May 31, 2019
What drives energetic galactic events?
Previous Pictures of the Day discuss X-ray jets from galactic cores. It was determined that they are accelerated by electric fields. According to a recent press release, data from the Very Large Telescope (VLT) identified “strong winds” racing outward from the core of NGC 1068, a galaxy said to be 50 million light-years away in the constellation Cetus. The source of the winds is supposed to be an “average sized” supermassive black hole (SMBH) that is accelerating “hot gas” around its event horizon.
The gas is said to be heated by X-ray bursts from the SMBH, whereupon it is ejected along a tangential trajectory at an average velocity of 1.6 million kilometers per hour.
The optical image at the top of the page from the Hubble Space Telescope illustrates the temperature differences between the galactic body and the jet of X-ray emitting material. The hot gas possesses a spectrographic temperature reading of over 100,000 Celsius, 20 times hotter than the surface of the Sun.
Saying that gas can be heated until it gives off X-rays and “blows like a wind” betrays a serious lack of understanding, or a careless presentation of observations. No gas can remain intact at such temperatures, because electrons are stripped from atomic nuclei, causing the gas to change into the primal stock from which the Universe is made: plasma.
X-rays in space, no matter the source, are not created in gravity fields regardless of how strong. Charged particles (plasma), accelerated by electric currents, spiral in magnetic fields and shine in all high energy frequencies, extreme ultraviolet, X-rays, and sometimes gamma rays.
In cosmic circuits, electric power flows inward along galactic disks, where it is concentrated and stored in a central plasmoid, or galactic bulge. When the accumulated electric charge flow reaches a certain current density it discharges, usually out of the galaxy’s spin axis as an energetic plasma jet. As reported in a past Picture of the Day, laboratory experiments from the Focus Fusion group replicated the phenomenon with a plasma focus device.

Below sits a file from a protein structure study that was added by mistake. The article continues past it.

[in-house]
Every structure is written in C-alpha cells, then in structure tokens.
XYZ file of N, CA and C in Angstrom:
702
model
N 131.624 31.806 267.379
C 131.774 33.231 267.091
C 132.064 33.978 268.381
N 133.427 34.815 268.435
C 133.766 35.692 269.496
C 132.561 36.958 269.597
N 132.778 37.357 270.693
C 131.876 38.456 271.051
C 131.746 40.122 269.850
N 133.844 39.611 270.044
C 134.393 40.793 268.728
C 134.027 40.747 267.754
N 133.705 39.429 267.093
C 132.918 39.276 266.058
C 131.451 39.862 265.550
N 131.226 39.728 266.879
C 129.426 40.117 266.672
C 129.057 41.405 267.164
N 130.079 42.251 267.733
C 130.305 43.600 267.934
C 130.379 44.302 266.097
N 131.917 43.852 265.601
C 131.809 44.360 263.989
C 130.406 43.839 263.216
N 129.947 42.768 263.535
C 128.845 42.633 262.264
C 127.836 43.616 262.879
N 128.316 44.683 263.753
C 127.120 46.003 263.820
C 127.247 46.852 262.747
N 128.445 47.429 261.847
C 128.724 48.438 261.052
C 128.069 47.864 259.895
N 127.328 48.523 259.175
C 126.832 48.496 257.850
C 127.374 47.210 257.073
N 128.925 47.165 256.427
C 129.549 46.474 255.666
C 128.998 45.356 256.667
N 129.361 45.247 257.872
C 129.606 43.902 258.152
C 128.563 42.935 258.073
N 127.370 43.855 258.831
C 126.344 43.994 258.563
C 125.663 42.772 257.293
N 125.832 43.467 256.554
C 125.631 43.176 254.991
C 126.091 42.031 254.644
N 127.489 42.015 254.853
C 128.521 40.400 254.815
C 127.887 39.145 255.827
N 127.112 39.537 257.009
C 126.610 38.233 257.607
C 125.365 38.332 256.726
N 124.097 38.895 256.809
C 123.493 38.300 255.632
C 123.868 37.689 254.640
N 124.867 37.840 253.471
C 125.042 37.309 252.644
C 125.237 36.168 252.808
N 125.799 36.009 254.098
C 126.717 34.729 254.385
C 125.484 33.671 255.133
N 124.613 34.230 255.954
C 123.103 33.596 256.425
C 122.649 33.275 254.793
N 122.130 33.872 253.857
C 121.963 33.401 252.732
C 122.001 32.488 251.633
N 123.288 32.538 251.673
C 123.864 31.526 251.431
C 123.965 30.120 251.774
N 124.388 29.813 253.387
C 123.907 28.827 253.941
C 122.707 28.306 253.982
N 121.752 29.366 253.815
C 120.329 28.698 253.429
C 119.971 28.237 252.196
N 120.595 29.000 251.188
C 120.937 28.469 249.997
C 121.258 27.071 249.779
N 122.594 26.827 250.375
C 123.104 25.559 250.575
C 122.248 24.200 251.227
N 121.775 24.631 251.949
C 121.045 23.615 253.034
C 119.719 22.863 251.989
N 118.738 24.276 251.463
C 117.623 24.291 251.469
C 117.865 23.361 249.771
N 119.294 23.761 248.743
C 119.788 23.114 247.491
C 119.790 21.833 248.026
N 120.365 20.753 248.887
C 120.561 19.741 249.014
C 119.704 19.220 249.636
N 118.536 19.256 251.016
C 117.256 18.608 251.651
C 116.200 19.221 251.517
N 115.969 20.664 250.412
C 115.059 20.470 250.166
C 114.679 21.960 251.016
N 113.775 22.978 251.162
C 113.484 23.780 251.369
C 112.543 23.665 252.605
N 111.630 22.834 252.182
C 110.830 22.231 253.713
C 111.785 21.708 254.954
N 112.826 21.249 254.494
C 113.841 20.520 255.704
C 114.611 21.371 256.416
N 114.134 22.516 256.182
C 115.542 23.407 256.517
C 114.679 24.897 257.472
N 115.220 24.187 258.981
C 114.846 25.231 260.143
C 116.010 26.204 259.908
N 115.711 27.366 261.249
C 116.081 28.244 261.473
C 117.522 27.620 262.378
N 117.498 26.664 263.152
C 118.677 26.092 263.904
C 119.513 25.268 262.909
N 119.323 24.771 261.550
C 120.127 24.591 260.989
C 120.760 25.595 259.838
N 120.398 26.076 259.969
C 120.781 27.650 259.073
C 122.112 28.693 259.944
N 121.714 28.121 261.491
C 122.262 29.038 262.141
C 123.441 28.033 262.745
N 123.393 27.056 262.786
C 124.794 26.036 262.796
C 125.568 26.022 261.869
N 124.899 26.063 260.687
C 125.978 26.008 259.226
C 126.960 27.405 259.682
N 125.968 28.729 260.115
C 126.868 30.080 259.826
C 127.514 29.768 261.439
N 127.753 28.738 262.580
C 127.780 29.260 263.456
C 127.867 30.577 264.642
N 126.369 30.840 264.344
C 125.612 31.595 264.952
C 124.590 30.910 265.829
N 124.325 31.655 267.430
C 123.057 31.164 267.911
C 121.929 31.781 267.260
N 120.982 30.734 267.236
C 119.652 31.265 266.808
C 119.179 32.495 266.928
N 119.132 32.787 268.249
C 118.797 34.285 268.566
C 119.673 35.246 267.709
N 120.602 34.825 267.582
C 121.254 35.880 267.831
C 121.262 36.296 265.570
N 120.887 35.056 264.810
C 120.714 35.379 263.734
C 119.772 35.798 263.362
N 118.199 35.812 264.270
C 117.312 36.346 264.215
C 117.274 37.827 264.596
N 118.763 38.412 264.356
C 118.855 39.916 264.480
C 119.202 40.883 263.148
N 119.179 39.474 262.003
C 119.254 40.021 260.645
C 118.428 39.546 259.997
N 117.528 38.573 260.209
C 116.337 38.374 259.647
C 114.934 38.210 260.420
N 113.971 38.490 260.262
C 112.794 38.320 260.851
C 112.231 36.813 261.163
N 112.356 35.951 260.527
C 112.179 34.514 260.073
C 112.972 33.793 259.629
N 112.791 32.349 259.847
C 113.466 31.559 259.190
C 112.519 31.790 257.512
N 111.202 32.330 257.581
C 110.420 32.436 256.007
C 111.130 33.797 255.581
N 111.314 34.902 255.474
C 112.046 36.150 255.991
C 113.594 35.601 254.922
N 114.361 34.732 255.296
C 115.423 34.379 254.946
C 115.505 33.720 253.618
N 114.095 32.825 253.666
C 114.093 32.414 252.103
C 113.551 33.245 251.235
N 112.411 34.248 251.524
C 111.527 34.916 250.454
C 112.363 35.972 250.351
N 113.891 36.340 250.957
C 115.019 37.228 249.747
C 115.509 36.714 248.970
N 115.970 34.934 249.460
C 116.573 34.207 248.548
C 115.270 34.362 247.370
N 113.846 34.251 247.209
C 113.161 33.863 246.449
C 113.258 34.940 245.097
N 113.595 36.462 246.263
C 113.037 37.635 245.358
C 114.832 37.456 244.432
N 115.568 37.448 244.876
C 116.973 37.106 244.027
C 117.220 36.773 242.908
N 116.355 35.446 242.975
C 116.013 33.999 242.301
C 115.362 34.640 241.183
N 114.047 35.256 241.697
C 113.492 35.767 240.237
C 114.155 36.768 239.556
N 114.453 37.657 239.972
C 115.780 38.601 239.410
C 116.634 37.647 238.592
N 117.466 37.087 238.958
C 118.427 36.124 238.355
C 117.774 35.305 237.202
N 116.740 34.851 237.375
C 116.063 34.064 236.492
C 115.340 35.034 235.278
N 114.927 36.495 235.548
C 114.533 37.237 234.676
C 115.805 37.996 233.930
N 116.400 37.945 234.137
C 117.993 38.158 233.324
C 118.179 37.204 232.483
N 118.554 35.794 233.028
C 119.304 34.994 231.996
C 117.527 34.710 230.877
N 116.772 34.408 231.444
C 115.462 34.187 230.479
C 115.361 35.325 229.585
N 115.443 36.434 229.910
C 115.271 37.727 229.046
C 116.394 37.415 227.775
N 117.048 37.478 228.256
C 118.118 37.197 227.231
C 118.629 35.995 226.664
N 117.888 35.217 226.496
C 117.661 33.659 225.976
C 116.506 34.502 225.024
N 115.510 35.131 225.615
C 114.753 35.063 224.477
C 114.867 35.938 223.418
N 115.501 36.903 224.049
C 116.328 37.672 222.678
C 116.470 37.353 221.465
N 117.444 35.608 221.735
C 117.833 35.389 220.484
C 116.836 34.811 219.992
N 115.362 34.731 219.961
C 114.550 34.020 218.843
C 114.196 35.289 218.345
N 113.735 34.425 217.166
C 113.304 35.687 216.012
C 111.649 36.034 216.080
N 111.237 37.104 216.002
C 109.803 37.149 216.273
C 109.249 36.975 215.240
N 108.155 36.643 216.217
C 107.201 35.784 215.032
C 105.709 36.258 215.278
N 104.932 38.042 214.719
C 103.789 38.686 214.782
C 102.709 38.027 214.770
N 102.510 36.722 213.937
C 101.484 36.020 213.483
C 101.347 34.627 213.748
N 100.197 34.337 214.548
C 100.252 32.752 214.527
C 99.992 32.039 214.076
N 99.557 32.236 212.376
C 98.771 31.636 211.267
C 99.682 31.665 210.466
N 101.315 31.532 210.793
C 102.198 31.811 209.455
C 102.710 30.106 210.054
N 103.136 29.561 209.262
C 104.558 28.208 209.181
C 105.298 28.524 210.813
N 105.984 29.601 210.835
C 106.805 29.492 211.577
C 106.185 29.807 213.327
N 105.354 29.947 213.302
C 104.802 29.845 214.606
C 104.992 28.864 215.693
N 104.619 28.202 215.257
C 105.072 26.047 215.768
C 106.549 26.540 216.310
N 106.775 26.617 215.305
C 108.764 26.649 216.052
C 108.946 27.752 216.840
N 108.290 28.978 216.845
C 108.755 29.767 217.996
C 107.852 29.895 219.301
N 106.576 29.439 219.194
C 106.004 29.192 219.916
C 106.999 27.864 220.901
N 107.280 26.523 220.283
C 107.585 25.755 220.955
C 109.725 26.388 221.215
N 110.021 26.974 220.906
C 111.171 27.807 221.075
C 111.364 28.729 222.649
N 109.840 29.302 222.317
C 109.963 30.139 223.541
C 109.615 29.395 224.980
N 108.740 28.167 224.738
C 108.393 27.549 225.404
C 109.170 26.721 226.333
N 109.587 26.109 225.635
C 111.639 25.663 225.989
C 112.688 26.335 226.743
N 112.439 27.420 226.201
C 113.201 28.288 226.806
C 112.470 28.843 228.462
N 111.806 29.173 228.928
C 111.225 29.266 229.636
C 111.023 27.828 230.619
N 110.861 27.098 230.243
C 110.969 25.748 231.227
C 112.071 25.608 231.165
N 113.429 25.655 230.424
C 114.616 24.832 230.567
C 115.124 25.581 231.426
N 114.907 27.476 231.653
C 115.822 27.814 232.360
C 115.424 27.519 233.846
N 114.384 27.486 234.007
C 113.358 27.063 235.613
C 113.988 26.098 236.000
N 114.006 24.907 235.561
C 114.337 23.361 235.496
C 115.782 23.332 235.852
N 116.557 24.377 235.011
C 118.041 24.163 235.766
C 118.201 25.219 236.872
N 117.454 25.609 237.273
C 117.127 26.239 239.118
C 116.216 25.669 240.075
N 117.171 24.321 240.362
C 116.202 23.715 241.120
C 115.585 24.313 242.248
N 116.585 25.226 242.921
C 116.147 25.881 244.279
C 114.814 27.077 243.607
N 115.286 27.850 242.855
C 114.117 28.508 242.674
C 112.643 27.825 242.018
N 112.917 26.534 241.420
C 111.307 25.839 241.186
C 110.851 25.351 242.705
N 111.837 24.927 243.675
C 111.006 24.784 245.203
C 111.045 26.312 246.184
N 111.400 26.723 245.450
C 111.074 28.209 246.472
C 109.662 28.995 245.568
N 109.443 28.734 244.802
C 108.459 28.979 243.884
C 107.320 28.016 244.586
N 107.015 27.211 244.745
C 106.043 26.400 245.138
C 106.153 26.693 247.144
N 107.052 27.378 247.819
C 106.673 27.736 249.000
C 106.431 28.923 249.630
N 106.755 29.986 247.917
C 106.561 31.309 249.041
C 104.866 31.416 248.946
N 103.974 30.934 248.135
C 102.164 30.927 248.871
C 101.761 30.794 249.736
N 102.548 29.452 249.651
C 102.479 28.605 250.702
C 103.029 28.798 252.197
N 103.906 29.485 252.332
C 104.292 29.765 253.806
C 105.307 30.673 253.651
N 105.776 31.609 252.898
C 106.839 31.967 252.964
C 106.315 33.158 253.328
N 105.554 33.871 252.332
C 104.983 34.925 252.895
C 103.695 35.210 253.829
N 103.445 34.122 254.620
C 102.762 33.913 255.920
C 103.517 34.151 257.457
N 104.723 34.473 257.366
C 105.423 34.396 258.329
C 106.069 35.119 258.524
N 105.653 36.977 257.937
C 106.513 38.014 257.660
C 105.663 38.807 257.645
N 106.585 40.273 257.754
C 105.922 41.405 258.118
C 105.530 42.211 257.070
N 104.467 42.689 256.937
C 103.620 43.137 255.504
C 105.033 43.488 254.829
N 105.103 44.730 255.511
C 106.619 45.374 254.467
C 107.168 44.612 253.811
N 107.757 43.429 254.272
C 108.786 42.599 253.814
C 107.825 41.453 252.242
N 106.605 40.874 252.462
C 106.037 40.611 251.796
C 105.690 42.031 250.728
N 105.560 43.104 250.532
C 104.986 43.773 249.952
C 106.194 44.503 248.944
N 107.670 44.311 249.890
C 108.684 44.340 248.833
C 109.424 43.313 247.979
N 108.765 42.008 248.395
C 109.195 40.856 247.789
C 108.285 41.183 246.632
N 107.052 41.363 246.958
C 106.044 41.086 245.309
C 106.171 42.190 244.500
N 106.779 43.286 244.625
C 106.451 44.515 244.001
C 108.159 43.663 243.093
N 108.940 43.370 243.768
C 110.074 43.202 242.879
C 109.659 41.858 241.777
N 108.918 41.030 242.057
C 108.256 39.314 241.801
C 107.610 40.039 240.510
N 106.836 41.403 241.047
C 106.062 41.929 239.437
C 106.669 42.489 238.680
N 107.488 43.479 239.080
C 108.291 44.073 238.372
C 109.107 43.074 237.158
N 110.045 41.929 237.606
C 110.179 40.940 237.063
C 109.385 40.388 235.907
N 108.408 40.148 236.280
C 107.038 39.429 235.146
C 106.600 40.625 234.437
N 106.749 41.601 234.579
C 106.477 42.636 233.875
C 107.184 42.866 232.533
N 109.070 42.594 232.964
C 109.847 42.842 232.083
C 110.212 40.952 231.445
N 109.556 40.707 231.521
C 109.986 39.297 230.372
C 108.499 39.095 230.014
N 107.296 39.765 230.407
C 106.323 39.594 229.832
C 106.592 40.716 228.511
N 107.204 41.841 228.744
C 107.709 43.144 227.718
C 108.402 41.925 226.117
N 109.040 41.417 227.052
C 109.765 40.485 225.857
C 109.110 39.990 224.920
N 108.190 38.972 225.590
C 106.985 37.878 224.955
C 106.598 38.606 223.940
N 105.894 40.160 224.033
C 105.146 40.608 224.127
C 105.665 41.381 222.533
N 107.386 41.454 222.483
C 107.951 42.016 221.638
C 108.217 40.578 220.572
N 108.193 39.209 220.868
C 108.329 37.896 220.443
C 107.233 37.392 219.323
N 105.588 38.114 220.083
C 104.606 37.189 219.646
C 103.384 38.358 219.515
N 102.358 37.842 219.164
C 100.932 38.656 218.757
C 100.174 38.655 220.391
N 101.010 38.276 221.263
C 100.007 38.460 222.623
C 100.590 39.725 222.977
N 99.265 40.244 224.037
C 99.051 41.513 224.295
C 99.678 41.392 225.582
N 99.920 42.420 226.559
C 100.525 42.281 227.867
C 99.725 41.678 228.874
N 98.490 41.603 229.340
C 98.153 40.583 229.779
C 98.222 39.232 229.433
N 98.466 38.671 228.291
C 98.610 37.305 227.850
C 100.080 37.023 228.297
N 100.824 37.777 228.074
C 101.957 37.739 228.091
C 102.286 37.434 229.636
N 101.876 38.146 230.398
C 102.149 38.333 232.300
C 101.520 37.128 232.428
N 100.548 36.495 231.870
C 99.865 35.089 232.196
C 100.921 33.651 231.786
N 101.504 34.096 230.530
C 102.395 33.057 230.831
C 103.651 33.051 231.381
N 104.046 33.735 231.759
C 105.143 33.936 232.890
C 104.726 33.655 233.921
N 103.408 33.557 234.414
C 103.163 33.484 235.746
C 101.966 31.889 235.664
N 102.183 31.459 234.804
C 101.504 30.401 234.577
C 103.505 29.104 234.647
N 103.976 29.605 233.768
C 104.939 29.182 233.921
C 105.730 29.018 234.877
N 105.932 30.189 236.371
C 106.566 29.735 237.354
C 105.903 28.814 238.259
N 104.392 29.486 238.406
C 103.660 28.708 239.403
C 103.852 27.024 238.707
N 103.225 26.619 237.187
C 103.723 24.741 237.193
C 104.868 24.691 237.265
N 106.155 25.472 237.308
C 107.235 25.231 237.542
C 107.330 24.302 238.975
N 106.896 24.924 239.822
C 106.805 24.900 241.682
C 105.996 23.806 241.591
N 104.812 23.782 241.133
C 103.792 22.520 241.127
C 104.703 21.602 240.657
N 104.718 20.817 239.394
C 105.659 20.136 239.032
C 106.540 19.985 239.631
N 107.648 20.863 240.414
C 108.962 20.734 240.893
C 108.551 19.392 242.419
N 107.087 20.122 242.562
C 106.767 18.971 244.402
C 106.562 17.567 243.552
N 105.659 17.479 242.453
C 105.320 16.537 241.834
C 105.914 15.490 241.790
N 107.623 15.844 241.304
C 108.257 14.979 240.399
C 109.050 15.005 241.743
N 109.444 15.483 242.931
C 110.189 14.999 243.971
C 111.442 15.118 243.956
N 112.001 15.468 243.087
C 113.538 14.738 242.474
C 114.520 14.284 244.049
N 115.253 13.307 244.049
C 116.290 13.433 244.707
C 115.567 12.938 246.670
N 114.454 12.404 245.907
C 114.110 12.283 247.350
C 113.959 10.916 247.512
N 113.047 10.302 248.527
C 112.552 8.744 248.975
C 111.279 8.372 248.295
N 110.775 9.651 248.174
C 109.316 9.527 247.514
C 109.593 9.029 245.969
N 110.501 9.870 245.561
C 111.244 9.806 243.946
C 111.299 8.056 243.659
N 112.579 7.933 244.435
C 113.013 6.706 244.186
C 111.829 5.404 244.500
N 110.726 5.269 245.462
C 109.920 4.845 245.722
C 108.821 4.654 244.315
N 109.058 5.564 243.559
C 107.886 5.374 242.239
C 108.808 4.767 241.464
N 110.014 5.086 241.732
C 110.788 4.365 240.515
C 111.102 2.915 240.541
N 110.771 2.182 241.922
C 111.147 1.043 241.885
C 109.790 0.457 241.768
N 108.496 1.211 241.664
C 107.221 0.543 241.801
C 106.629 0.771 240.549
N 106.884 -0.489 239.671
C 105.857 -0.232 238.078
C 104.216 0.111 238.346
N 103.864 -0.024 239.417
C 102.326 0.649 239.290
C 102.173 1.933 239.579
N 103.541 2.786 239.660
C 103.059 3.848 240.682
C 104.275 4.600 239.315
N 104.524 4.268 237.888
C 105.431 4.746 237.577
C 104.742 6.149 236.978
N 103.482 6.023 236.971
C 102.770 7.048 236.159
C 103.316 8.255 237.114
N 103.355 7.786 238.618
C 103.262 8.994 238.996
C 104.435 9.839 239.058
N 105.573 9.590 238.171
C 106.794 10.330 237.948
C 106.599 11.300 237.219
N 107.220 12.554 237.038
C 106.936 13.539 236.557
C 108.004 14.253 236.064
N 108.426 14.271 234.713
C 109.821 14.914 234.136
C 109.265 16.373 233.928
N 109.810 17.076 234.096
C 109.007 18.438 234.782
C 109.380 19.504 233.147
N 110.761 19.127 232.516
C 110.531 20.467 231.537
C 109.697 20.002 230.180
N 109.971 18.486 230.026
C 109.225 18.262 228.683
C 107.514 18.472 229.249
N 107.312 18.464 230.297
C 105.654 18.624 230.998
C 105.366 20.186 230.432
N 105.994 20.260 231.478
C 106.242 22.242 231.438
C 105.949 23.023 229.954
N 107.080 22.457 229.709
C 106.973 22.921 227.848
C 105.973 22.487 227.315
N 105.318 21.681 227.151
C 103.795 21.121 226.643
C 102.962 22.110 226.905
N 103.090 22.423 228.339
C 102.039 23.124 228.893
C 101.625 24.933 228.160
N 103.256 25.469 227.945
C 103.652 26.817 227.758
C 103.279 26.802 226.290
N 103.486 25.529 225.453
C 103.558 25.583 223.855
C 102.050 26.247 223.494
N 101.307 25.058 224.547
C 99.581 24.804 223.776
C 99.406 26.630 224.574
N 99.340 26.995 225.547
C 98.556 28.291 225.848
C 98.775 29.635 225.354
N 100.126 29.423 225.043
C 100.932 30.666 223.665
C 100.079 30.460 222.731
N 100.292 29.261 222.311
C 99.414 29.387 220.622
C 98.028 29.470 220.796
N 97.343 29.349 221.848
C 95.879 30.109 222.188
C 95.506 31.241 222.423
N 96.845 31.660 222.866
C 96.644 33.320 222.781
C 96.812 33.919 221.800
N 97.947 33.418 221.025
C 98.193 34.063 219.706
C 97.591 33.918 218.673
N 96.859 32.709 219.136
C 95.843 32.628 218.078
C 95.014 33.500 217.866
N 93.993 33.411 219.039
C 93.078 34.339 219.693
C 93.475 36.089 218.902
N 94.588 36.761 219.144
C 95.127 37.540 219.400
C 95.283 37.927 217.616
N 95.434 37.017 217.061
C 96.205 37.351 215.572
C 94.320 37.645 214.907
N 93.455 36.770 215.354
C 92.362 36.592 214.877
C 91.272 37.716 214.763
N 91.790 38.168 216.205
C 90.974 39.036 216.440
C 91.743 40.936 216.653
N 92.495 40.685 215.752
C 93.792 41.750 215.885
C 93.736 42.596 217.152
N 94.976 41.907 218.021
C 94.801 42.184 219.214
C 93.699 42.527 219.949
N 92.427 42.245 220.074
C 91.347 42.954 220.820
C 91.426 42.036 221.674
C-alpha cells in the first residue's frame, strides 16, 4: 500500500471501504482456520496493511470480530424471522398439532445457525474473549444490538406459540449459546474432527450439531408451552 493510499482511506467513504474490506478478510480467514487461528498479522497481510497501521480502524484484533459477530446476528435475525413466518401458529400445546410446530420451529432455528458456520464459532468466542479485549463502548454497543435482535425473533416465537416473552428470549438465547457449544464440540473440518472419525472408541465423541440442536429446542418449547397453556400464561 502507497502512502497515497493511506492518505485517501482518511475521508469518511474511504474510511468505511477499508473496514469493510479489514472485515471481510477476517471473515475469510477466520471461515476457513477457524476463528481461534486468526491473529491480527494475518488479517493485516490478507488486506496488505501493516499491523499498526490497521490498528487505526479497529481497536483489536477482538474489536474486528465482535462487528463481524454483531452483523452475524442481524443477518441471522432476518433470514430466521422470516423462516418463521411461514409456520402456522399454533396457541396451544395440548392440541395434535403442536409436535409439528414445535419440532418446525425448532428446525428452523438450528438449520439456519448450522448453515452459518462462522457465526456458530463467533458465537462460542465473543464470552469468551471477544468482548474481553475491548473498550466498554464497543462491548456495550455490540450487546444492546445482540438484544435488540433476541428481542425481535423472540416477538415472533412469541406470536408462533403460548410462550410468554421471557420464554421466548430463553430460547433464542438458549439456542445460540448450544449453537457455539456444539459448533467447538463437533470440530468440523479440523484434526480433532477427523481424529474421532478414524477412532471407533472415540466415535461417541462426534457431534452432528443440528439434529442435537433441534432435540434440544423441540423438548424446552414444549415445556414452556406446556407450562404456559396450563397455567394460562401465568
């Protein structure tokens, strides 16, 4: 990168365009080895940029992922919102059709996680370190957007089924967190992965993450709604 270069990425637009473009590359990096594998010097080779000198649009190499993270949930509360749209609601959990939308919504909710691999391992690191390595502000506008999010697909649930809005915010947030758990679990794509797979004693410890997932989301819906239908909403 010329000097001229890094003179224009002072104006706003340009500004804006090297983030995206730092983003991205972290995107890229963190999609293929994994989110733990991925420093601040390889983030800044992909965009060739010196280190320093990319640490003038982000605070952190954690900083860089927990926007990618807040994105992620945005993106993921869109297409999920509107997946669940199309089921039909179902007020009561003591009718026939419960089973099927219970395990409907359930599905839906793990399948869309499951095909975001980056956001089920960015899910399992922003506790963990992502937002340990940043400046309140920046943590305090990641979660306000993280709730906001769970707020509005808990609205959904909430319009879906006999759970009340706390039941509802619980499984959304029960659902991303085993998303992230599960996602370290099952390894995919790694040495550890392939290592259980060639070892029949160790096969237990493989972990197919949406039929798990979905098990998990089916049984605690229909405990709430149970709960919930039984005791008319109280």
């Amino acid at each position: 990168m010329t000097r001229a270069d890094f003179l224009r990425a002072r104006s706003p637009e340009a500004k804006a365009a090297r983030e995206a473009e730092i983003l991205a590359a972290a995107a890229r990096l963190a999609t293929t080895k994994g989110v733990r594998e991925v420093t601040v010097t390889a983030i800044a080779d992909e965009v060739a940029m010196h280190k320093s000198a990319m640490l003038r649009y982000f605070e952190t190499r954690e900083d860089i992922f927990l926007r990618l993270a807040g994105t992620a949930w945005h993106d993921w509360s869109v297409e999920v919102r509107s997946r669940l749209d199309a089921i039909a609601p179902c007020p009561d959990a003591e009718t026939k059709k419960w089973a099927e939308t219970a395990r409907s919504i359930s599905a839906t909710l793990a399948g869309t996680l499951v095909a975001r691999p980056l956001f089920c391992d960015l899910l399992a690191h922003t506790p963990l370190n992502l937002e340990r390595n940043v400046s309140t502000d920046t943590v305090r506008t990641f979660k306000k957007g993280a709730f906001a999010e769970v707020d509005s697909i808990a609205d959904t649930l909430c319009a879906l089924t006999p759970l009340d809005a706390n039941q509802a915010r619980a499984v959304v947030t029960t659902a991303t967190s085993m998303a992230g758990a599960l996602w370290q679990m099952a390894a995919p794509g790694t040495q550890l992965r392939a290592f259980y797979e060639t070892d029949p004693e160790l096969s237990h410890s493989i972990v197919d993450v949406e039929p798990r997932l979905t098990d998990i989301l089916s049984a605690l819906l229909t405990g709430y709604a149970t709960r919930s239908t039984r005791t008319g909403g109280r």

Electromagnetic forces confine galactic jets into thin filaments that remain coherent for thousands of light-years. NGC 1068 reveals that material from its core reaches out for more than 3000 light-years, but that estimate could be off by a significant factor. Jets usually end in double layer lobes that extend for many times the size of the galaxy and radiate copiously in radio wavelengths. The diffuse currents then flow toward the galaxy’s equatorial plane and spiral back into its nucleus.
Hannes Alfvén identified the “exploding double layer” as a new class of celestial object. It is double layers in space plasmas that form most of the unusual structures we see. Galactic jets, toroids, and glowing clouds are all examples of electricity flowing through dusty plasma confined within Birkeland currents that stretch across the light years.